Harvey Samuel Firestone
Firestone, Harvey Samuel
FIRESTONE, HARVEY SAMUEL
Harvey Samuel Firestone (1868–1938) was an inventor and innovator, as well as a shrewd businessman. The company he founded in 1900 has been one of the largest in its industry, surviving two world wars and the Great Depression. Firestone personally pushed many of the industry's innovations, including vertical integration of rubber production in tire manufacturing and product retailing strategies.
Harvey Firestone was born December 20, 1838, in Columbiana, Ohio. His parents, Benjamin Firestone and Catharine Flickinger, were farmers from an Alsatian family residing in Ohio since 1807. Young Firestone was educated in a one-room schoolhouse. Uncommon in pioneer families, Firestone graduated from high school and completed a business college course in Cleveland before working as a bookkeeper and a salesman. His lifetime career in transportation and tires began with a job at the Columbiana Buggy Company, where he worked for his uncle, Clinton Firestone.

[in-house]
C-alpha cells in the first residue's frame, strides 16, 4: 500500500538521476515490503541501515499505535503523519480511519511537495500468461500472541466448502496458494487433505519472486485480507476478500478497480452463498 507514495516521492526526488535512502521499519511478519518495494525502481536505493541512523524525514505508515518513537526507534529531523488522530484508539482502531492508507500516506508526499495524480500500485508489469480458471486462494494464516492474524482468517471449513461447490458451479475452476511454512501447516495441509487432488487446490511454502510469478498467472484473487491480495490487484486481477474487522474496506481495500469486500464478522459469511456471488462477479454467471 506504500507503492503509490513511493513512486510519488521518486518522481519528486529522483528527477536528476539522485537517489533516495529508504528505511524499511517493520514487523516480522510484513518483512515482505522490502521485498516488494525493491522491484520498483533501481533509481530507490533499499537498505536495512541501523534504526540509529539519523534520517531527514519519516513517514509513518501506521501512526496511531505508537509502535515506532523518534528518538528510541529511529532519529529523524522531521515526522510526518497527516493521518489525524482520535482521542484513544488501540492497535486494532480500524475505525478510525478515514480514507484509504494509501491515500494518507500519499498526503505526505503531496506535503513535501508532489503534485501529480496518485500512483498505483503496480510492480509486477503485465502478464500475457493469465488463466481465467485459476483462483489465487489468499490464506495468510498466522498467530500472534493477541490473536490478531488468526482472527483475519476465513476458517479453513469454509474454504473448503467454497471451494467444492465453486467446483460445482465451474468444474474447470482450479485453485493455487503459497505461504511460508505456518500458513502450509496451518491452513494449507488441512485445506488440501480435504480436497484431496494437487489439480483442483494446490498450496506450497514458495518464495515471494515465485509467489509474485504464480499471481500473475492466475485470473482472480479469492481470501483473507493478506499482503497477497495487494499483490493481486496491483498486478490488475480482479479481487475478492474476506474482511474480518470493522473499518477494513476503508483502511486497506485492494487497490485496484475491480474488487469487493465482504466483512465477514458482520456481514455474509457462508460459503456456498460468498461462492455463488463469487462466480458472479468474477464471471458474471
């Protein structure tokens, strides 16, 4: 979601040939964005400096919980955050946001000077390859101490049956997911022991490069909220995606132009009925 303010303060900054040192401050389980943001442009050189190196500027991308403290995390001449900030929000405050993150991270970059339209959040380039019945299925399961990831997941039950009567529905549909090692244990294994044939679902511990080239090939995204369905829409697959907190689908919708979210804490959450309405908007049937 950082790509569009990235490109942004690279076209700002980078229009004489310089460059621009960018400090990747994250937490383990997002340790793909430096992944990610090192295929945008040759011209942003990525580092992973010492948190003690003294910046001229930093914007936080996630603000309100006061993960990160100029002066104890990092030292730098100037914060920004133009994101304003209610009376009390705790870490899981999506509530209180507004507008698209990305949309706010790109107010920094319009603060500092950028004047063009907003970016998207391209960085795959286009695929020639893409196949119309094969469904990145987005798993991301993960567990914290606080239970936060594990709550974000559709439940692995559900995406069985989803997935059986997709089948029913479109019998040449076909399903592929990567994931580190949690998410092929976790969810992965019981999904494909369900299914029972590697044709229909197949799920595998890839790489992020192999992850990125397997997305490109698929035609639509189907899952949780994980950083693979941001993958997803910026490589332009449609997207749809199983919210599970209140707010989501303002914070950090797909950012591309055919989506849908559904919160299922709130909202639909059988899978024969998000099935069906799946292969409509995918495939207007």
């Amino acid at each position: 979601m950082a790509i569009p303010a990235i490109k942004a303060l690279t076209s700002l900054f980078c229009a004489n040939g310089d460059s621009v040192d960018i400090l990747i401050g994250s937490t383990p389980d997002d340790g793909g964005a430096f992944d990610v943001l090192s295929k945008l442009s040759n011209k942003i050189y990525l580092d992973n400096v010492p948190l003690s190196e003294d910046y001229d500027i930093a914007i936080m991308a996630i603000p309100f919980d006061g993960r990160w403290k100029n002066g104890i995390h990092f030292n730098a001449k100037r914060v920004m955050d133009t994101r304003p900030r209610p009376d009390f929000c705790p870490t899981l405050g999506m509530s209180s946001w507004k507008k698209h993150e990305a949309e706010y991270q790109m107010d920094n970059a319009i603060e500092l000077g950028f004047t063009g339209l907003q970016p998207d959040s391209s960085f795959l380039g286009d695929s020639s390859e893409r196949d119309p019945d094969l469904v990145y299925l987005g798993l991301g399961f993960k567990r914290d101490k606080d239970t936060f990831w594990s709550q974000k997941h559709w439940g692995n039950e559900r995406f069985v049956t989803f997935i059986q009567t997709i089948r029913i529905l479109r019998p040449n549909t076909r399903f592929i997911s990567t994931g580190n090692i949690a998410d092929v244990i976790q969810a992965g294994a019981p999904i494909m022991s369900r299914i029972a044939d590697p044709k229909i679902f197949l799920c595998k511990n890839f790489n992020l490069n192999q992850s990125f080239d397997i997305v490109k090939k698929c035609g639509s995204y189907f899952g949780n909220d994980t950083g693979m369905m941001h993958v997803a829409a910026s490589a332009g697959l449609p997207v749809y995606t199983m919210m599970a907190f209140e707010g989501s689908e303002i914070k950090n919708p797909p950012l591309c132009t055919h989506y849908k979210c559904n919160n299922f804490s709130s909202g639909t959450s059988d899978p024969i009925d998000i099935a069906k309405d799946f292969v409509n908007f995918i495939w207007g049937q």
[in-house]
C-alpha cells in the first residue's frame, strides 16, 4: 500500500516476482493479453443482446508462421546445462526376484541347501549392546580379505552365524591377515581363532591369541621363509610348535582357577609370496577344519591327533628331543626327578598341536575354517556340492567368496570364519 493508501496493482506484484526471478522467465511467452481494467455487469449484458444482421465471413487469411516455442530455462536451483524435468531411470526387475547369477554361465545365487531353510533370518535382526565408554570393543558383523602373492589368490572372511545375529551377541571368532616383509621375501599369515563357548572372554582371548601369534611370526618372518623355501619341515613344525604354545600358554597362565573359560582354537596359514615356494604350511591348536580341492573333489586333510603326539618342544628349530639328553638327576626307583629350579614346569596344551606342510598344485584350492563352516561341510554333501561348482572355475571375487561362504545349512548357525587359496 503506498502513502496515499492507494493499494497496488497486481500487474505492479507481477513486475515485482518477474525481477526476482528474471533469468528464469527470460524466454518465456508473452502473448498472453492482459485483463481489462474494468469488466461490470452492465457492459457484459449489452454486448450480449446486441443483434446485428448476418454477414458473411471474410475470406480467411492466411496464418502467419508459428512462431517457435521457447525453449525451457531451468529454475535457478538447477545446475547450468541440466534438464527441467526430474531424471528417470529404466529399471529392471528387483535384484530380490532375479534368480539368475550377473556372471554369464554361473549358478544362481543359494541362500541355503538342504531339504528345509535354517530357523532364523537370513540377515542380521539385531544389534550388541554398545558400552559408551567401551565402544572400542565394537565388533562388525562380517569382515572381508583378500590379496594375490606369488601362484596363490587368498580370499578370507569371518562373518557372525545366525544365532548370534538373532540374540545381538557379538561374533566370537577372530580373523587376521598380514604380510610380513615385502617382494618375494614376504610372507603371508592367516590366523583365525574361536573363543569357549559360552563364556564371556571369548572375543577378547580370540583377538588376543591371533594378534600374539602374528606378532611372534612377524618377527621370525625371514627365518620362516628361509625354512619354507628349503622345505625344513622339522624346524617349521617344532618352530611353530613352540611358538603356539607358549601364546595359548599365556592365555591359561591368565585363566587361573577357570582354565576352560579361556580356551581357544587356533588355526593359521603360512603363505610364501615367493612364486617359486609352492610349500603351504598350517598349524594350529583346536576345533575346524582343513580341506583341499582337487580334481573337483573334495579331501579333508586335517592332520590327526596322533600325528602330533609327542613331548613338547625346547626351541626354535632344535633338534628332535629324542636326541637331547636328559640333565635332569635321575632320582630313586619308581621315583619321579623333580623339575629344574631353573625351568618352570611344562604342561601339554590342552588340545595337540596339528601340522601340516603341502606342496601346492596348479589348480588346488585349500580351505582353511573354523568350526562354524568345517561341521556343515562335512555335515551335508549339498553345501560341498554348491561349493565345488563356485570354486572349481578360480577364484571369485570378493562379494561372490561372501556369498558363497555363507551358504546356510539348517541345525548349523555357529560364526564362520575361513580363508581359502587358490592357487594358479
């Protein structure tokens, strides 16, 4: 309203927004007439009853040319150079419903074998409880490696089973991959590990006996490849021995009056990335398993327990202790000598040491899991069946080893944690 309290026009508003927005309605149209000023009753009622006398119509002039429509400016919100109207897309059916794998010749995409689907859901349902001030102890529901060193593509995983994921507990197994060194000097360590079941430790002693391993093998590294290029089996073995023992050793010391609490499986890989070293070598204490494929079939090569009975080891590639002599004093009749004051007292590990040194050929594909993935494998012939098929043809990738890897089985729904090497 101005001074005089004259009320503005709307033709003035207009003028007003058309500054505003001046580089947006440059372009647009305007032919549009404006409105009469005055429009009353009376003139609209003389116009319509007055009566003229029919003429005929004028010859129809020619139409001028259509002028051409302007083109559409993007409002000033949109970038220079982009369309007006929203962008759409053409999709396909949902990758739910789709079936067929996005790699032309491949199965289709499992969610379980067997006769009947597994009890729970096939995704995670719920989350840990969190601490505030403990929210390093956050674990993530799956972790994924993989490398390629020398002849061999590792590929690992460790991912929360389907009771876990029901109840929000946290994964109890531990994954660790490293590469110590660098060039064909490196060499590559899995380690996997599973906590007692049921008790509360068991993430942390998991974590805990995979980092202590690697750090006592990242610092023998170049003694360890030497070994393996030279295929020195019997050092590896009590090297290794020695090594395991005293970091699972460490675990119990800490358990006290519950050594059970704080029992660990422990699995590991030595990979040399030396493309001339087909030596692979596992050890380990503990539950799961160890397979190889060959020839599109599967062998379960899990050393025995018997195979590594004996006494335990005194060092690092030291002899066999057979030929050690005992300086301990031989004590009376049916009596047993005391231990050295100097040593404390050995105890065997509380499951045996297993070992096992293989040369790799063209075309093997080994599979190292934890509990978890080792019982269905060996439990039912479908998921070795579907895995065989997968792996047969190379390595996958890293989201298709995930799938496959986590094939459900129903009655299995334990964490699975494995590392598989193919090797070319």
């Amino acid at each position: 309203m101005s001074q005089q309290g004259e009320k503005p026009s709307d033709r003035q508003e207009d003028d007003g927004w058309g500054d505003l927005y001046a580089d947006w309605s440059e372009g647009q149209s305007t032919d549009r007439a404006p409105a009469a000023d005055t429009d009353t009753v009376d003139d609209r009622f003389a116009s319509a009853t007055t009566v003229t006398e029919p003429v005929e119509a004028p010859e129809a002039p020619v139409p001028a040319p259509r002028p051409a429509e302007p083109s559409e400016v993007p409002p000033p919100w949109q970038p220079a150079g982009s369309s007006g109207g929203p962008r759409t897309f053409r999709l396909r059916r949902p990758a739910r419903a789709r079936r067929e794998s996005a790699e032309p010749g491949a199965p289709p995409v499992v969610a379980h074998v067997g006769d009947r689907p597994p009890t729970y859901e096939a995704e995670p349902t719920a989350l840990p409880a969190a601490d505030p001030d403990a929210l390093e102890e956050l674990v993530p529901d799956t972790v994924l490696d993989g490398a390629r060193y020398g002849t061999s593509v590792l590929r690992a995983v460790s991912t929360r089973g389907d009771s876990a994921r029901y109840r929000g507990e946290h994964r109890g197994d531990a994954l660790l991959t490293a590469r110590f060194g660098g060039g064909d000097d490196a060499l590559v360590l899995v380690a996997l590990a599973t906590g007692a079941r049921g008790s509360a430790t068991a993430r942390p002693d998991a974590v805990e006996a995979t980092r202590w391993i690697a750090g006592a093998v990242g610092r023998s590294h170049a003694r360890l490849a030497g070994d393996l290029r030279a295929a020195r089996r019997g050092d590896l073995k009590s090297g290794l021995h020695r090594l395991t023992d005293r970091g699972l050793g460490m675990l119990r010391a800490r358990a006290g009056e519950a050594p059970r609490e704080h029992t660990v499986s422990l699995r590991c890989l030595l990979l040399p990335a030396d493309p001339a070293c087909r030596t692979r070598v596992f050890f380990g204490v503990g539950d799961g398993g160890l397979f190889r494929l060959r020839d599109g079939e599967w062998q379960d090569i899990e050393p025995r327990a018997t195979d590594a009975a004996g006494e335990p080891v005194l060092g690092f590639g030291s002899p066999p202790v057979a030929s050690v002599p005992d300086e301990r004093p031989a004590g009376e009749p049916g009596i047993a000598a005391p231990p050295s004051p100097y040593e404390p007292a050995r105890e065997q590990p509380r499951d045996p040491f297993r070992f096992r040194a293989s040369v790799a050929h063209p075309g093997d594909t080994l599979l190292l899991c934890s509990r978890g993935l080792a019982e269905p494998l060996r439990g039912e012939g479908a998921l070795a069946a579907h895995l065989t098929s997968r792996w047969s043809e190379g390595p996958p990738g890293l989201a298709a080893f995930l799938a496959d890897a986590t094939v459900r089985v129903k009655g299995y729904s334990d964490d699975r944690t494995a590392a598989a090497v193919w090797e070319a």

Firestone's salesmanship abilities earned him district responsibilities, and by 1892, he was in charge of the Michigan district. The buggy company went bankrupt in 1896, and Firestone decided the future was in wheels rather than carriages. With a friend's help and investment, Firestone established a rubber wheels company in Chicago in 1896. He sold the company in 1899 and pocketed $40,000. Taking this cash and a patent for attaching rubber tires to wheels, Firestone moved to Akron, Ohio, then the center of rubber tire manufacturing. With $10,000 of his own cash and his patent, he established the Firestone Tire and Rubber Company, retaining 50 percent ownership of the company.